Is that Stanislavski? But not a bit like that! Stanislavski had never read Freud. But the main thing, do you know what it is? It's just that at the end of Stanislavski's life he published a lecture in Moscow. I know the German version. I don't know if it's translated into Portuguese. It is a very interesting conference called: “On the Importance of Physical Actions”. For the actor to compose the character.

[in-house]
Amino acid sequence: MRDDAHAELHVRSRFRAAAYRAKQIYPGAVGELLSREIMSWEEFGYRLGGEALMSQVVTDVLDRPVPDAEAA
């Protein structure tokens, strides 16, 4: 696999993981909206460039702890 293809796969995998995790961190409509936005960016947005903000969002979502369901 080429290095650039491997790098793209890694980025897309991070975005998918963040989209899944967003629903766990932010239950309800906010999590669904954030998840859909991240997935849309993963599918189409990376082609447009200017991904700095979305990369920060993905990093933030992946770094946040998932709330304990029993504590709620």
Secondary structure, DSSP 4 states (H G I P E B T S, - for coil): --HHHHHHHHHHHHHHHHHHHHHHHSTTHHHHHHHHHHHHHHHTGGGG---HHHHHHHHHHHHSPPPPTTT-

And Brecht was working on something… in my book I call attention to this, I think I'm the first to talk about it, not even in Germany they talk about it, I've never read it, and until yesterday I read everything [laughs]. There's a word he uses... it's a German habit to use Latin. It's the word "gesture”. THE gesture it's a very curious thing about Brecht. He was not a theorist, I repeat. He uses the word "gesture” in the texts of maturity only three times. For the gesture the actor has to figure it out physically... the physical can also include the word, it can include... Desdemona's handkerchief that Iago will use in Othello[xii]. He has to discover a certain way of being that defines the character. Do you understand how it is? The construction of the character will depend on the construction of the gesture. Of course, from that point on, the actor can use other things… manifest dementia, other levels of gestures or things like that. But what defines the character is the gesture.